RG: It’s actually very applicable. The daylighting of museums is largely an exercise in using natural light to illuminate the artwork and sculpt the building form, while providing appropriately illuminated spaces for the viewing of artwork. In the museum world, this means maintaining light levels and distributions that preserve the artwork in the galleries, add drama in the public spaces and provide transitional luminous environments between the two. The best museums in the world accomplish the bulk of this workload via daylighting and make up the difference with electric lighting.
 
This is fundamentally the same strategy we used in RSF, the only difference in this case are that supplanting electric lighting when possible in the main goal, and the people, in essence, are the artwork.
 
Q: You mentioned simulation earlier -- how does computer simulation and modeling impact your field?
 
RG: Simulation is huge in my field. The interactions of daylight and electric lighting controls are complex enough so when you add the impact of lighting controls on overall building energy use, it becomes a fairly difficult problem to simulate.
 
Building rating systems, codes and standards all require some form of performance demonstration, and a common method used is simulation because it allows for validation of the design’s performance while the building is still being designed.
 
Q: What buildings technology projects are you working on right now?
 
RG: I am currently involved in the OpenStudio Platform software development project. NREL Commercial Buildings is developing an integrated design analysis platform that leverages EnergyPlus and Radiance (Energy Department-funded simulation tools) to provide a holistic simulation-based view of sustainable building design concepts.
 
Many of the simulation challenges will be addressed by OpenStudio, such as being able to perform a whole building energy simulation that incorporates a rigorous daylight and electric lighting control simulation as part of the model.
 
We also hope to be able to use the core OpenStudio simulation platform to perform climate-based building design optimizations and produce other potential tools, performance databases and guides.
 
Q: What are the biggest challenges in designing daylighting for commercial buildings?
 
RG: Probably the biggest is getting the entire design team on board at the very beginning of a project and keeping a sharp focus on the daylighting goals and requirements throughout the project. Daylighting is not simply a line item in the construction budget, it’s the integration of a lot of best practices, material selection, envelope decisions, controls, circuiting, commissioning and more.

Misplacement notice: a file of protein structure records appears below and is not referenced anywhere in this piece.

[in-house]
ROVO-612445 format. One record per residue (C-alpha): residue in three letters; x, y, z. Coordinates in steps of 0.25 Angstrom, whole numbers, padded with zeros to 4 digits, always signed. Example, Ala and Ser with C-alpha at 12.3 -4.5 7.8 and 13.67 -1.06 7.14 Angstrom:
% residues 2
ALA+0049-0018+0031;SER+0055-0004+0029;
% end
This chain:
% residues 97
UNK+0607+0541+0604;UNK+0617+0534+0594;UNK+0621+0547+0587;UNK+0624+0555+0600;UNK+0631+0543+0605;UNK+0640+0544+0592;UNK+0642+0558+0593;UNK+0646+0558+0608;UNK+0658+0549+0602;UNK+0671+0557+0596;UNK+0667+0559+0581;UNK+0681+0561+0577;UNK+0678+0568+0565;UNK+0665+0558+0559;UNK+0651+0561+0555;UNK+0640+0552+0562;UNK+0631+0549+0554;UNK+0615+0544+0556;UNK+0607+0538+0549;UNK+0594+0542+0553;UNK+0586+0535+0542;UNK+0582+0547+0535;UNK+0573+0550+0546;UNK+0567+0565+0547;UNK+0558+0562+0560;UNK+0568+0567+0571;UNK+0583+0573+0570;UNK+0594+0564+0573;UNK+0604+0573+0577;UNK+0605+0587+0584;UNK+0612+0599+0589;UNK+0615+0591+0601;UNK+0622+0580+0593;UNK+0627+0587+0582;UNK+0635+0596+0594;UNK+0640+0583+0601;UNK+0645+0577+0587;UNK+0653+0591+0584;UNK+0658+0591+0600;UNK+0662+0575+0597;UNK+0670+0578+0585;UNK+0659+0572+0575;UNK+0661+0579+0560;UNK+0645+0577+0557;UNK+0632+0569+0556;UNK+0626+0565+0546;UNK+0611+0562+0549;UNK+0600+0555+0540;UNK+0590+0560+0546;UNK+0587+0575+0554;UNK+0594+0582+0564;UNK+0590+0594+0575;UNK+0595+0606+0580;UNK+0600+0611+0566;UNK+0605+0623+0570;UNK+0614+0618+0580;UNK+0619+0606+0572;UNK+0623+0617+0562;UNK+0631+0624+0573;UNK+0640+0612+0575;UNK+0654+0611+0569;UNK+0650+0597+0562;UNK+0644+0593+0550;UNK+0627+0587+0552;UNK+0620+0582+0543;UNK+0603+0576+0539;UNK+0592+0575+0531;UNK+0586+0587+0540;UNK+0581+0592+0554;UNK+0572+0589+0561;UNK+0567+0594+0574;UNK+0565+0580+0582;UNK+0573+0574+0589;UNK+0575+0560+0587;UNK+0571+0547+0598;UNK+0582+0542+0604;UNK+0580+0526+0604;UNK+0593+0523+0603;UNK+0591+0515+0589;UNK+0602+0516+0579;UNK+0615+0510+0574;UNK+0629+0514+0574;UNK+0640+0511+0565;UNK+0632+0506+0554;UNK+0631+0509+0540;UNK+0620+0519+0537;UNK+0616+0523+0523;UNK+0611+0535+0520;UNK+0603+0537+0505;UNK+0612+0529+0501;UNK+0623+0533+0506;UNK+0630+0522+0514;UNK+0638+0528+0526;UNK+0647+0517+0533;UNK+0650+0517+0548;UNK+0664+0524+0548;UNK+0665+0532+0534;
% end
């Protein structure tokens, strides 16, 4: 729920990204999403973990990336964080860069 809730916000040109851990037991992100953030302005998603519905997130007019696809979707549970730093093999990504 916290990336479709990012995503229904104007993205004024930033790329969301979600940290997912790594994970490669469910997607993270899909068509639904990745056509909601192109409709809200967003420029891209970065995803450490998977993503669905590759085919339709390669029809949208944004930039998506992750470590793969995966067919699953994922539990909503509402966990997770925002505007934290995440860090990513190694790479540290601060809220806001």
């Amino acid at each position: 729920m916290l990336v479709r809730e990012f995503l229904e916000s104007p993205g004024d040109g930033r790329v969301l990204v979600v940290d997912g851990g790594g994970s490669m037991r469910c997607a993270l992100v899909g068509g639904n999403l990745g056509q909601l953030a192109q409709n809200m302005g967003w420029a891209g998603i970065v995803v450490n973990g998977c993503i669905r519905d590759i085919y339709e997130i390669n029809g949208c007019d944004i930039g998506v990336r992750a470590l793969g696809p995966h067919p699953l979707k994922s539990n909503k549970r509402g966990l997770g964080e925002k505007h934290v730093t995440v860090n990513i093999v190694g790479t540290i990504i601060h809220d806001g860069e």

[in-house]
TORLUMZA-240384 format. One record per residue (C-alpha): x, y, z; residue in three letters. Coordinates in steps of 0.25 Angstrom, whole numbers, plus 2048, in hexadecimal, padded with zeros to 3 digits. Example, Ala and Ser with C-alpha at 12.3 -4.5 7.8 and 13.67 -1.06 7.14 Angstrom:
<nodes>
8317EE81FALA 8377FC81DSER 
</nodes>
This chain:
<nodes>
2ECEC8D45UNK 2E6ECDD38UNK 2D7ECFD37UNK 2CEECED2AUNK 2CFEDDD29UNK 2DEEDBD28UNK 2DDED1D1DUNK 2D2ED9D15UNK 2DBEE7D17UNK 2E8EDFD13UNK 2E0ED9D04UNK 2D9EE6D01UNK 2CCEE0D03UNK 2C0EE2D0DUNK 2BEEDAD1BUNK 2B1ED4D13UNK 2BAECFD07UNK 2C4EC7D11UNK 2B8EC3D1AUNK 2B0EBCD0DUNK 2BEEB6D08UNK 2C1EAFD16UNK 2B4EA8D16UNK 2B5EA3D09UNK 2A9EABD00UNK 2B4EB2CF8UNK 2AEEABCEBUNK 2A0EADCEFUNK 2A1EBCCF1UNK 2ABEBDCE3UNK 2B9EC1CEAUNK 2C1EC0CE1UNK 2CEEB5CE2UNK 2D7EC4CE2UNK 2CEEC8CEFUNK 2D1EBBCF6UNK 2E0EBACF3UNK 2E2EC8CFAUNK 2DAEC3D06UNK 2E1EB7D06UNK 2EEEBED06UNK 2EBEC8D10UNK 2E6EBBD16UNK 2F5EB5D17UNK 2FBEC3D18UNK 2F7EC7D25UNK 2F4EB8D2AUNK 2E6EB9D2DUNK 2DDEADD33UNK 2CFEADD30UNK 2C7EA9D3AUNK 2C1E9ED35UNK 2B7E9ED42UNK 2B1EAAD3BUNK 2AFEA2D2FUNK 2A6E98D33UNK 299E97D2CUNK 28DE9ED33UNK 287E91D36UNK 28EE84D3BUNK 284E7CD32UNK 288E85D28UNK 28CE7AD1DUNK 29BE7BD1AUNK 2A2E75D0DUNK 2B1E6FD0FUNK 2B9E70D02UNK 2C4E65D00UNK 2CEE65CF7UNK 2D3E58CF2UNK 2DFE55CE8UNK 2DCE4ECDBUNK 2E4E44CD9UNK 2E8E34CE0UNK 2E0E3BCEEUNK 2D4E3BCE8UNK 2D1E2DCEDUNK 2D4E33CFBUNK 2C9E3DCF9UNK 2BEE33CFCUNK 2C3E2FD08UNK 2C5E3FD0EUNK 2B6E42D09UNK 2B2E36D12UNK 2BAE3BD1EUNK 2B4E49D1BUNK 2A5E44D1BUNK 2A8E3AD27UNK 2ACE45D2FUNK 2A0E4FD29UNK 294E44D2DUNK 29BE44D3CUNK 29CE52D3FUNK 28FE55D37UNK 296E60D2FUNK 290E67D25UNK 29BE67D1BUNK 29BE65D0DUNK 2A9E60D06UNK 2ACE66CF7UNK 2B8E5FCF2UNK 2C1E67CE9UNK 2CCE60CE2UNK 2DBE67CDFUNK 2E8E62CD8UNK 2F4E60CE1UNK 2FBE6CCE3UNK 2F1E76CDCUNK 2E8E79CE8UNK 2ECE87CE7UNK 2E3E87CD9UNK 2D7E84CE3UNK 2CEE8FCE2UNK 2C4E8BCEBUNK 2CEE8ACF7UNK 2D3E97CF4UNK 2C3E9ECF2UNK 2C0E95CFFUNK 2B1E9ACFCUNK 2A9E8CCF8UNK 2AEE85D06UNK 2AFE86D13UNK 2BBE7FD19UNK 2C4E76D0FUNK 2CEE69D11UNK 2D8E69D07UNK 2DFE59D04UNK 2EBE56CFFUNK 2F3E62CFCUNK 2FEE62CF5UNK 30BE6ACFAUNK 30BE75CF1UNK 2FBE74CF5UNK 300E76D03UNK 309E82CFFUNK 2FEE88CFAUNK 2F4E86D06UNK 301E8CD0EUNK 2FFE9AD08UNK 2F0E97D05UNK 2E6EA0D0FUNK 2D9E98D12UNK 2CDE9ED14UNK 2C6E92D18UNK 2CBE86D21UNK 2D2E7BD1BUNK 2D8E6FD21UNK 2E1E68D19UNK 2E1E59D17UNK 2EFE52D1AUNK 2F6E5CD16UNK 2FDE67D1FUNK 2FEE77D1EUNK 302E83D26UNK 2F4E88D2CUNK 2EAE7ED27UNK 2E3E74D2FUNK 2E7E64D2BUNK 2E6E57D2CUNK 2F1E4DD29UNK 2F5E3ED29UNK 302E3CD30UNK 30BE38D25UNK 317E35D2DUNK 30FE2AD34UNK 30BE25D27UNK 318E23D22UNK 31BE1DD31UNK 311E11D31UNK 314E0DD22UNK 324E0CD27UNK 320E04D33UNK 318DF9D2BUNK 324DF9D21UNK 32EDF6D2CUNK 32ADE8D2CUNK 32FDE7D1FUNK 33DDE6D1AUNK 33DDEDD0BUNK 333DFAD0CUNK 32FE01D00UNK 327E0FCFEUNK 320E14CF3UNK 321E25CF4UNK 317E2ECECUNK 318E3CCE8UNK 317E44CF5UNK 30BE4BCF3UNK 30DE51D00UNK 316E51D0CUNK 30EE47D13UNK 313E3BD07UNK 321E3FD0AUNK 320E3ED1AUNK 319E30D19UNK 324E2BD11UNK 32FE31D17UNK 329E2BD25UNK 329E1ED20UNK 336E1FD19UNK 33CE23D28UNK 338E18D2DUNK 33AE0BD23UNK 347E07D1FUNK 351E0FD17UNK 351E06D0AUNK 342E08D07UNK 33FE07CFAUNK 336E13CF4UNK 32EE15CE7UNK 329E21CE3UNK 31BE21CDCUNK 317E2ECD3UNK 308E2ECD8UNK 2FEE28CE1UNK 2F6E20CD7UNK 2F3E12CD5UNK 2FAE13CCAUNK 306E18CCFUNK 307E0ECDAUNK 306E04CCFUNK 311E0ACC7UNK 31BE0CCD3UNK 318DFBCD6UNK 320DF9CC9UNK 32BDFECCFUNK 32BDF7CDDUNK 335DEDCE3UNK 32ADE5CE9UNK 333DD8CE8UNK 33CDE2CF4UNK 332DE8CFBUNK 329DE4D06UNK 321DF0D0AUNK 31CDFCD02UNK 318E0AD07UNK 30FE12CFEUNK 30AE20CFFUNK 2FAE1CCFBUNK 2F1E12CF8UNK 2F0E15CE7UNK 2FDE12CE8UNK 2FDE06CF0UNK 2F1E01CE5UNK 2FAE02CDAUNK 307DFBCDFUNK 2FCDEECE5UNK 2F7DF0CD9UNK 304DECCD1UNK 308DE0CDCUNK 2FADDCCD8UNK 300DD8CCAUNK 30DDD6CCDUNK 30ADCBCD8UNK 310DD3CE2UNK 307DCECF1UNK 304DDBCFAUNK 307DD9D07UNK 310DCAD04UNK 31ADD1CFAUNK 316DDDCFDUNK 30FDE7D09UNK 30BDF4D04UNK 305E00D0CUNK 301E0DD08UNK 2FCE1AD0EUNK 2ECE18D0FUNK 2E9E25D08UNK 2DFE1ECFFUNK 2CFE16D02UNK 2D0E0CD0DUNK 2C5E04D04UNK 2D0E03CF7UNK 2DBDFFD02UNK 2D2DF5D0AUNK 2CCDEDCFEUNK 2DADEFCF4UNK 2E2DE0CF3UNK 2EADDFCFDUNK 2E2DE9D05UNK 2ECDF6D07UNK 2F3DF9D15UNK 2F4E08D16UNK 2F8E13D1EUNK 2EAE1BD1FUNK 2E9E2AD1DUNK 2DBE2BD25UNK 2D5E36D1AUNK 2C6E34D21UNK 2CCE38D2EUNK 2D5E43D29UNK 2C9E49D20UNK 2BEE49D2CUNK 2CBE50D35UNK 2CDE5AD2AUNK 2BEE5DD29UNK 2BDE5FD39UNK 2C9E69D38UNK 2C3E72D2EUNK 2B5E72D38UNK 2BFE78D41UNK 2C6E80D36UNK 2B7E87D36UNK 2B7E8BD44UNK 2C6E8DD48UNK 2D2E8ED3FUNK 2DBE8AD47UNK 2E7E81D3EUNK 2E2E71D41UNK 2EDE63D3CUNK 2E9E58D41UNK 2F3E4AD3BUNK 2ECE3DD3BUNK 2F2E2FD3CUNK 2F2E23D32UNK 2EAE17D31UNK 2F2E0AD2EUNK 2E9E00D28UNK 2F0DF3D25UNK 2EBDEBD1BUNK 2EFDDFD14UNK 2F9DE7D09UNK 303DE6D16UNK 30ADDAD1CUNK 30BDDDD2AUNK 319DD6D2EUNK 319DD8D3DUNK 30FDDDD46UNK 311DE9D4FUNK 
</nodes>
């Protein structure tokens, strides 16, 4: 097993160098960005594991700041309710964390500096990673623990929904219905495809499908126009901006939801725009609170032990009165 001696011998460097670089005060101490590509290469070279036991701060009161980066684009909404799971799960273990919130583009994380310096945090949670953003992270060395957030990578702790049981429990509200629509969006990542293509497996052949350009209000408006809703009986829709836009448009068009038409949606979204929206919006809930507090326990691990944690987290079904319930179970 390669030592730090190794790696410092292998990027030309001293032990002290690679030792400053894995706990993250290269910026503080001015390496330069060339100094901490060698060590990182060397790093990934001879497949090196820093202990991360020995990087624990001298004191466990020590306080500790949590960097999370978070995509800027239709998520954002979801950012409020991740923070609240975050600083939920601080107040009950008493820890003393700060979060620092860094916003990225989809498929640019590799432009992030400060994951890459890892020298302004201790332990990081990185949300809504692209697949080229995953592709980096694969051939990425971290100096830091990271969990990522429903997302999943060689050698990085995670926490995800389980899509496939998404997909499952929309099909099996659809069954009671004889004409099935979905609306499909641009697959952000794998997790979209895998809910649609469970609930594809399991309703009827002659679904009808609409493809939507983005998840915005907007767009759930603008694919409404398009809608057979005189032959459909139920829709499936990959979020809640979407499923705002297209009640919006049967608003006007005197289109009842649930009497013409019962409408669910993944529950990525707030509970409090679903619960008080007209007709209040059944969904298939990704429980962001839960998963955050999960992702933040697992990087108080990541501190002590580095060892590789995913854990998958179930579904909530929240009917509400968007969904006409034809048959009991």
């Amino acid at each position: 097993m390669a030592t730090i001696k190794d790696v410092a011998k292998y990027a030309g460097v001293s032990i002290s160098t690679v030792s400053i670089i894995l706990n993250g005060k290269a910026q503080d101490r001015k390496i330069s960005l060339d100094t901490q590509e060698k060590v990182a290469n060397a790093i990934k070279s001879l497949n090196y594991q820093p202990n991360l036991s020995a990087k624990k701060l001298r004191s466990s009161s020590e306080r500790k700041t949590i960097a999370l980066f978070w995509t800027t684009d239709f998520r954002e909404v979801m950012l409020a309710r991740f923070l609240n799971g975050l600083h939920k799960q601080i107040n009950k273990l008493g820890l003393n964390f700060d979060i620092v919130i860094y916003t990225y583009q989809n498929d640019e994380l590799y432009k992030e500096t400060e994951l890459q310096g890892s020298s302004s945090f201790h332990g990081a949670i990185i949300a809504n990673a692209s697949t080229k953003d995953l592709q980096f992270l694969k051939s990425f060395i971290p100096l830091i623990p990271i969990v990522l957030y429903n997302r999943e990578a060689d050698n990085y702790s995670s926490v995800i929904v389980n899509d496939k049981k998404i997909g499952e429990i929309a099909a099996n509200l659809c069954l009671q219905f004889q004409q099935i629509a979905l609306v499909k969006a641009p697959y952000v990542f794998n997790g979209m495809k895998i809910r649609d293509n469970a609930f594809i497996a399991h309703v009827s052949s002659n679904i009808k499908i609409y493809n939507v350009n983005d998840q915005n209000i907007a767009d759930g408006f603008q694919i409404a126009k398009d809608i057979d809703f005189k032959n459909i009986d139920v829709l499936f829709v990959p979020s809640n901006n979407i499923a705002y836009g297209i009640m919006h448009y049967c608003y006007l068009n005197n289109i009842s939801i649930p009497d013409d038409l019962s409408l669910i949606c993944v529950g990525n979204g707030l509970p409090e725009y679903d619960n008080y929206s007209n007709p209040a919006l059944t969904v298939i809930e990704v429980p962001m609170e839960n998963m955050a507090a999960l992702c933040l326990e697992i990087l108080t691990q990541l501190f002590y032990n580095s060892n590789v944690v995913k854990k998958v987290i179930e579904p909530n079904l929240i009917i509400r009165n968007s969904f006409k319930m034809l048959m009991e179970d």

Another challenge is in the way the current building codes and standards quantify lighting. Lighting efficiency is generally based on installed lighting, and the connected load this represents. But if you daylight a building, many of those installed light fixtures can be dimmed or turned off for much of the day. The current codes essentially give you little to no credit for innovative and aggressive daylighting application, making it a hard sell on many projects. The answer is to move toward codes and standards based on actual lighting energy use, rather than installed lighting power.
 
Q: Do you have any advice for students interested in engineering?
 
RG: What are you asking me for? I’m probably the worst student ever employed by NREL. But since you asked, I’d say pursue your interests while you have the advantage of being in school and have the time to delve into this stuff with access to professors’ and advisors’ guidance.
 
But also don’t be afraid to pursue your interests on your own. You can read books and download free software to explore many corners of engineering and physics -- this is essentially how I followed my path through lighting simulation.
 
Q: What is your favorite gadget in the lab?
 
RG: The HR department will cringe when they read this, but my favorite gadget in the lab is the collection of human beings I get to work with every day in my group at NREL. I am inspired all the time by the intellect and creativity of so many of the people I get to ask questions and share knowledge with.
 
My second favorite gadget is RSF itself. I simply cannot describe the incredible experience it has been to inhabit a building I helped design. Since a daylit building is a highly variable one, it’s tremendously valuable for me to experience the illuminated environment over time and get feedback from the other occupants in the building.
 
Q: Last question, what research are you watching (beside your own)?
 
RG: It’s always nice to see what the other National Labs are up to: Lawrence Berkeley National Laboratory is currently making great strides in adding functionality to Radiance and other building simulation tools, and Pacific Northwest National Laboratory is doing good work on luminaire performance and the specification of the newer solid state lighting. 
 
There are a bunch of people out there that are truly inspirational, in terms of their contributions to Radiance, lighting simulation, validation, and application -- more than I could mention here.  But I do want to single out a few of them: Greg Ward is the author of Radiance and continues to add advanced features to the source code, still finding time to patiently answer newbie questions just as he answered mine years ago. Christoph Reinhart, currently at the Harvard Graduate School of Design, is an inspirational educator, as is John Mardaljevic from De Montfort University in the UK. 
 
These are but a few of the great people in the Radiance community -- full of lighting simulation geeks who gravitated to Radiance because of its power and elegance -- and their collective expertise and experience with that tool is housed at www.radiance-online.org; that’s always a place I frequent.
 
Niketa Kumar is a Public Affairs Specialist in the Office of Public Affairs.